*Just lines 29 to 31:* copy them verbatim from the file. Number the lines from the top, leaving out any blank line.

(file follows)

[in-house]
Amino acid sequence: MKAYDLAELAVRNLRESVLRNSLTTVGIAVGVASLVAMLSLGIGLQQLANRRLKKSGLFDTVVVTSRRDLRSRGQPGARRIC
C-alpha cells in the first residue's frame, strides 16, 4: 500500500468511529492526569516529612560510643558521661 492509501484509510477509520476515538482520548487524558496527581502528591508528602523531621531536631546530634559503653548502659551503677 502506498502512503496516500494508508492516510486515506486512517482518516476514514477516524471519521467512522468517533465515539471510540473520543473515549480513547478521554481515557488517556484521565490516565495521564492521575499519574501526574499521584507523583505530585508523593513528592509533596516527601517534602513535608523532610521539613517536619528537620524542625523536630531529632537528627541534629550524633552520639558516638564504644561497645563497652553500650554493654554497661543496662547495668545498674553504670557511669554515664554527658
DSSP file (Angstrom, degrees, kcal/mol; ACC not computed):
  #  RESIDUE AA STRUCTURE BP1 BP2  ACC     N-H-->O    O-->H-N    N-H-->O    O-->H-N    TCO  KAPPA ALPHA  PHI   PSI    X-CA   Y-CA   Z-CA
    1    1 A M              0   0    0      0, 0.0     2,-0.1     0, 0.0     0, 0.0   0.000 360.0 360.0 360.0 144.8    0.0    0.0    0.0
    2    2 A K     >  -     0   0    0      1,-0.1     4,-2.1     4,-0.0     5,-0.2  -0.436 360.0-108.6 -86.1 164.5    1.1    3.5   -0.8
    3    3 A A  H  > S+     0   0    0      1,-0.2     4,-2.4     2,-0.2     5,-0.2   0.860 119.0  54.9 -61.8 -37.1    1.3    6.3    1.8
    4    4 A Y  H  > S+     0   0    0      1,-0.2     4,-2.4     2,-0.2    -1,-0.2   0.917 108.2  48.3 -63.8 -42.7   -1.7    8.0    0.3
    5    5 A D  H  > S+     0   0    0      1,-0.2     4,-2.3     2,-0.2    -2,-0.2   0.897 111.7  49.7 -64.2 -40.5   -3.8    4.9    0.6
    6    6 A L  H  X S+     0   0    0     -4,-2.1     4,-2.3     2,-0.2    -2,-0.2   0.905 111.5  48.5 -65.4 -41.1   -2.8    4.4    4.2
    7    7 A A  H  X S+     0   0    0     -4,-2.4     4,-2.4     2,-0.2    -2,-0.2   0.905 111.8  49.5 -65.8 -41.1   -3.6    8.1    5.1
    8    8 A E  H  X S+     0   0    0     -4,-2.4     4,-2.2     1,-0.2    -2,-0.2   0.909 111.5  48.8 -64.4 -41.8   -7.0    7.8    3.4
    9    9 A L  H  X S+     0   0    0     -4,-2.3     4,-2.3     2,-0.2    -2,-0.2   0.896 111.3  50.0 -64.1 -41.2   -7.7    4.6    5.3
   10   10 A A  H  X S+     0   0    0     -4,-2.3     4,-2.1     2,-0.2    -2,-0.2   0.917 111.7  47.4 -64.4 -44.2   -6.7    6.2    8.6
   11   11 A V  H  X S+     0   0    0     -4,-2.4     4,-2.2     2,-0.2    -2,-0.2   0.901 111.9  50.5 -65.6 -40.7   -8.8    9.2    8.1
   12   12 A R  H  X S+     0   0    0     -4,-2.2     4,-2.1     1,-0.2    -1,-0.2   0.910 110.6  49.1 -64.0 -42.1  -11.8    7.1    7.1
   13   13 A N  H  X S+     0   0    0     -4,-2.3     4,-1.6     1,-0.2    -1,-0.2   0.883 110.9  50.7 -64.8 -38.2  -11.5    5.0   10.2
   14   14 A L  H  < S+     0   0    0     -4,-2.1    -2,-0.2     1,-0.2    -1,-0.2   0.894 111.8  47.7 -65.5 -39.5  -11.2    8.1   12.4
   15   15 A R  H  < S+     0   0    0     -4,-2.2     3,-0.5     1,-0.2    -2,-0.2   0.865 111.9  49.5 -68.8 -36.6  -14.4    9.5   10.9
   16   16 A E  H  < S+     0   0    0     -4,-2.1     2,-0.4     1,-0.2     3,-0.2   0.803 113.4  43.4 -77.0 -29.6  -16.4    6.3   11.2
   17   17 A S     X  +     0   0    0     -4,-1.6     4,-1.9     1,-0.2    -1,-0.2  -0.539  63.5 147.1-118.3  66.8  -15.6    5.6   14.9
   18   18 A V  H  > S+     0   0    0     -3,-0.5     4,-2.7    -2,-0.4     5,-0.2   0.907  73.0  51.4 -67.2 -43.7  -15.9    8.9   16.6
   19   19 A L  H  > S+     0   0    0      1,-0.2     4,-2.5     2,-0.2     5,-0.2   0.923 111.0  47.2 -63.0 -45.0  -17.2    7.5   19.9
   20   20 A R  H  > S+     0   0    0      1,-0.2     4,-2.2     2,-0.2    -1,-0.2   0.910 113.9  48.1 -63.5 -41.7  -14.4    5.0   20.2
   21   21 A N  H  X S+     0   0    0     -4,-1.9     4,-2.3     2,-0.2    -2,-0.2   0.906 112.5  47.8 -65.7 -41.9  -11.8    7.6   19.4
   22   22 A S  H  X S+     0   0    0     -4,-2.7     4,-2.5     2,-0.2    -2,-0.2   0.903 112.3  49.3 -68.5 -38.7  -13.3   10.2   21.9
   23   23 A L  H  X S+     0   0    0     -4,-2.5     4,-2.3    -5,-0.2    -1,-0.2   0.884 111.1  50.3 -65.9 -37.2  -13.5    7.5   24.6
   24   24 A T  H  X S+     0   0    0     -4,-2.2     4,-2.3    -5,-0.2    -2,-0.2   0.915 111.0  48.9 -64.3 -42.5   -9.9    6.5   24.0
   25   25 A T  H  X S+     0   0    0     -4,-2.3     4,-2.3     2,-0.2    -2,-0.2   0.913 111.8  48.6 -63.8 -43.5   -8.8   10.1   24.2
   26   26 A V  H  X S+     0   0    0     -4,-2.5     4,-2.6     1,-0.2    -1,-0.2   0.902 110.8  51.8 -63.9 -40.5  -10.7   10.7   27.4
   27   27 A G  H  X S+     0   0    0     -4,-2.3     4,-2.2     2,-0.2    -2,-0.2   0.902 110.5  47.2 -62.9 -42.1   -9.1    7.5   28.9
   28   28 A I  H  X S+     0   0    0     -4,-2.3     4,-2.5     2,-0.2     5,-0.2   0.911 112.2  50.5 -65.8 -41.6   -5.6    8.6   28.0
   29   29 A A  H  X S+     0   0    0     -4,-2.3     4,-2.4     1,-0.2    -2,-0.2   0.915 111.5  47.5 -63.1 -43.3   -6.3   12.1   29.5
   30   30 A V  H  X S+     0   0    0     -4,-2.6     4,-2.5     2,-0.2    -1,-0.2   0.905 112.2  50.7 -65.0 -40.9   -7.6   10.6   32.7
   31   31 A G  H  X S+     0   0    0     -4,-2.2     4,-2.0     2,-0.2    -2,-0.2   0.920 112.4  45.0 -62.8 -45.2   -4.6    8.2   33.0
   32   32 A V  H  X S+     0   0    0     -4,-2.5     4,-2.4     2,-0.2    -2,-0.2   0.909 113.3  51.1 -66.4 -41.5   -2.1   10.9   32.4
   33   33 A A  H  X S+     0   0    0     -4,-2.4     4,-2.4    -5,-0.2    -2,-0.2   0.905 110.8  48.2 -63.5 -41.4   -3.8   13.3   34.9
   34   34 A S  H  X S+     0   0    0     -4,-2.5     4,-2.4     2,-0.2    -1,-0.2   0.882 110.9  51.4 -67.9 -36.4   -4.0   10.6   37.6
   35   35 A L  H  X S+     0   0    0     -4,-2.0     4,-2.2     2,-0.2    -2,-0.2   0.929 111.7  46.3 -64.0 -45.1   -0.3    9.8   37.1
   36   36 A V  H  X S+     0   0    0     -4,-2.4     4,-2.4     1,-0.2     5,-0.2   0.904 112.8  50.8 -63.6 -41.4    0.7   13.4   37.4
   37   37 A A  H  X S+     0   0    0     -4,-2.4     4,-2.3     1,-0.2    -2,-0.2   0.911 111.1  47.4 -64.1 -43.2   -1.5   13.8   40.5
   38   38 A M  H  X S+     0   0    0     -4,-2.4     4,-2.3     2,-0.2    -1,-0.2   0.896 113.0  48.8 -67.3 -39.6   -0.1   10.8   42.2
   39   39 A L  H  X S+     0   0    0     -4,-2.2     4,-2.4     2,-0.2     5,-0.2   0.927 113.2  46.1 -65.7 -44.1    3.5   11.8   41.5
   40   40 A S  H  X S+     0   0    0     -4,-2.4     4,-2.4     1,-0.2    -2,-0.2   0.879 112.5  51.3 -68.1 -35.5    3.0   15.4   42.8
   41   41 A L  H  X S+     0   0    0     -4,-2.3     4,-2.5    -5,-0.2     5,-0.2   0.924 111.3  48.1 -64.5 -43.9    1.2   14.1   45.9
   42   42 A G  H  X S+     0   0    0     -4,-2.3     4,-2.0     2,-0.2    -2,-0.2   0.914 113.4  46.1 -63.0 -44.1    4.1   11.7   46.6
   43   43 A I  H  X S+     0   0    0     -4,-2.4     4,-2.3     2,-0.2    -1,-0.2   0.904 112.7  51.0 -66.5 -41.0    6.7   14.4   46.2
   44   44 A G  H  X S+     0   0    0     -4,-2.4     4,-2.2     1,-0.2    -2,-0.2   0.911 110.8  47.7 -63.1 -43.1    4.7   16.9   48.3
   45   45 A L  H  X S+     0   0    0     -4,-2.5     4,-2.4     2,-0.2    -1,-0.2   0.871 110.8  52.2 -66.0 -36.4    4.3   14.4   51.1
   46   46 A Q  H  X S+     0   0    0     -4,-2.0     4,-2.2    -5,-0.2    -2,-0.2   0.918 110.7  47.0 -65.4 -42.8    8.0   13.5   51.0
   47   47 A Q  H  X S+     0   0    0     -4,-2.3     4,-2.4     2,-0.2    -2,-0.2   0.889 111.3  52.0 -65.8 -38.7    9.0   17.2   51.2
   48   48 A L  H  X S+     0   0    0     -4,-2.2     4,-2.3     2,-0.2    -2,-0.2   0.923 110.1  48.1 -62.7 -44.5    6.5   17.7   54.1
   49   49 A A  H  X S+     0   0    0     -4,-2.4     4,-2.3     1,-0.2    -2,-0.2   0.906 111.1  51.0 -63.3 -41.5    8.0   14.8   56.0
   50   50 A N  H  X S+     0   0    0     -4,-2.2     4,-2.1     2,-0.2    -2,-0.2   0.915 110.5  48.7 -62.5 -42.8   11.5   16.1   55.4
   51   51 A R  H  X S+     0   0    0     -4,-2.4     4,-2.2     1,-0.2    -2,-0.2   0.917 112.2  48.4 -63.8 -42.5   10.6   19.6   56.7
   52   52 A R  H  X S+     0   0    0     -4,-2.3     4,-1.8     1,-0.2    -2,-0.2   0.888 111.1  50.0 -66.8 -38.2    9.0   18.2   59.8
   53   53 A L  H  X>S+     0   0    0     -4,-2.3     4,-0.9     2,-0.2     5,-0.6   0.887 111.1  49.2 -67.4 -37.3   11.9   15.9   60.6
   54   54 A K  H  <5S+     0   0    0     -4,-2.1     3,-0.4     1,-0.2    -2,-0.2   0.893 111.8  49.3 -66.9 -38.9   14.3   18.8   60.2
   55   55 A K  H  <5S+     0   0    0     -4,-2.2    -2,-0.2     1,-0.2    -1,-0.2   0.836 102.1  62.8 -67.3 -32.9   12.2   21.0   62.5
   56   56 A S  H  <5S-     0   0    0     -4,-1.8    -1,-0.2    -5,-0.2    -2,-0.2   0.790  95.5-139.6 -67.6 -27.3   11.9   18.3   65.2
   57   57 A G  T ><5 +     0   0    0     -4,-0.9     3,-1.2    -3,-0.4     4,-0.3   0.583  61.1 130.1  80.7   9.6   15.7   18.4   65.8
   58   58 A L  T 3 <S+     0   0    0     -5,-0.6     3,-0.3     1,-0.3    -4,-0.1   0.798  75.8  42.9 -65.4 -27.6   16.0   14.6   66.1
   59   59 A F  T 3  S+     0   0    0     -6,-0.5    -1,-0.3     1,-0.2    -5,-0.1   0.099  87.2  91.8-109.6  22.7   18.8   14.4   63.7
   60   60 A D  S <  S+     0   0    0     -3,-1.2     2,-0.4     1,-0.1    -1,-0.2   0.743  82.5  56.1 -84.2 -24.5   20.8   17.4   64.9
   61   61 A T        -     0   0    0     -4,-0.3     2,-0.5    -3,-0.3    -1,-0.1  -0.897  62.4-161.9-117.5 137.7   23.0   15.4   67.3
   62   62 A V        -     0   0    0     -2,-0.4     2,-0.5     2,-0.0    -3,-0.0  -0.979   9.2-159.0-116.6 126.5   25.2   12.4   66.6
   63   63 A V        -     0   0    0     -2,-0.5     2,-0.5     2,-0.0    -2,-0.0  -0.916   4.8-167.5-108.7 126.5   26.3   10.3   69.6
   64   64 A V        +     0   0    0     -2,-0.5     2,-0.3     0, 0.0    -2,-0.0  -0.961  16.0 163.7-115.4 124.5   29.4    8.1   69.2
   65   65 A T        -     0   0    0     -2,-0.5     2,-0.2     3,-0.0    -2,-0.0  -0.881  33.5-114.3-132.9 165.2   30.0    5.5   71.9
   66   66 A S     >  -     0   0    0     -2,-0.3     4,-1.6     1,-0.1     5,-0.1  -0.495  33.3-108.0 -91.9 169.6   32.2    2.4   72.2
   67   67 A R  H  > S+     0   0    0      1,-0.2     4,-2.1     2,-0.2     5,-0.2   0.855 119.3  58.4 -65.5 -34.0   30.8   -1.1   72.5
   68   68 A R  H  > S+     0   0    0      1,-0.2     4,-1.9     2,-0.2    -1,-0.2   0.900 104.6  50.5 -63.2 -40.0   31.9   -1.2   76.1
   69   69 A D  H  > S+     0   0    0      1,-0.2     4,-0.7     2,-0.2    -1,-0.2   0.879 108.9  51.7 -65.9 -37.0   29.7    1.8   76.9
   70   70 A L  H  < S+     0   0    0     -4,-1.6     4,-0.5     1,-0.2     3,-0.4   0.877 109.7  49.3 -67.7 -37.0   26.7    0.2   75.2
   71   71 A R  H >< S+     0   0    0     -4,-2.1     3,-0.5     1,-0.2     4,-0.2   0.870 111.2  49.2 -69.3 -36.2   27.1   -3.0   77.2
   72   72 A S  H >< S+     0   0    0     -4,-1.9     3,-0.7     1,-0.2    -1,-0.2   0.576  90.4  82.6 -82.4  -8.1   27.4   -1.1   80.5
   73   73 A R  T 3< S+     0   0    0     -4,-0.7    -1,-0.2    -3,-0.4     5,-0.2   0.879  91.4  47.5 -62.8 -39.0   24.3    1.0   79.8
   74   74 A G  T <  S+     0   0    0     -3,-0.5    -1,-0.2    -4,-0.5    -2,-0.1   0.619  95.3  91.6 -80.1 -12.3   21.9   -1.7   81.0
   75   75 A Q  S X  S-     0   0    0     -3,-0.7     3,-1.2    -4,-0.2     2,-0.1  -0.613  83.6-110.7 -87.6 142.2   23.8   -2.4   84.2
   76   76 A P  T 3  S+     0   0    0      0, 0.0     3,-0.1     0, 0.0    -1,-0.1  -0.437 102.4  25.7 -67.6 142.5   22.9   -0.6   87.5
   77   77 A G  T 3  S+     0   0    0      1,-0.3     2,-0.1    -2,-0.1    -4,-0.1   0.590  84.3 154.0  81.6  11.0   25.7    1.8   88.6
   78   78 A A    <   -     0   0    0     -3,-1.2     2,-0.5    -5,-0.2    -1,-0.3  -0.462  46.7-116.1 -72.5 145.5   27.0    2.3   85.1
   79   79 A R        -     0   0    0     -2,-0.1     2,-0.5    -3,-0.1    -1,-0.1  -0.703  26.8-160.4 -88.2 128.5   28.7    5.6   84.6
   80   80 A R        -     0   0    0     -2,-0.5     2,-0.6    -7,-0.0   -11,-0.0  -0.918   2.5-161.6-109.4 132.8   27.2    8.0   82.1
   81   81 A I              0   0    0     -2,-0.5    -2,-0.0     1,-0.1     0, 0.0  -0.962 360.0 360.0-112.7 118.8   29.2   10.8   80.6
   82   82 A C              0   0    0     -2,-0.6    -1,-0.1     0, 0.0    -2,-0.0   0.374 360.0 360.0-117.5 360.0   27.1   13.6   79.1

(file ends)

   24   24 A T  H  X S+     0   0    0     -4,-2.2     4,-2.3    -5,-0.2    -2,-0.2   0.915 111.0  48.9 -64.3 -42.5   -9.9    6.5   24.0
   25   25 A T  H  X S+     0   0    0     -4,-2.3     4,-2.3     2,-0.2    -2,-0.2   0.913 111.8  48.6 -63.8 -43.5   -8.8   10.1   24.2
   26   26 A V  H  X S+     0   0    0     -4,-2.5     4,-2.6     1,-0.2    -1,-0.2   0.902 110.8  51.8 -63.9 -40.5  -10.7   10.7   27.4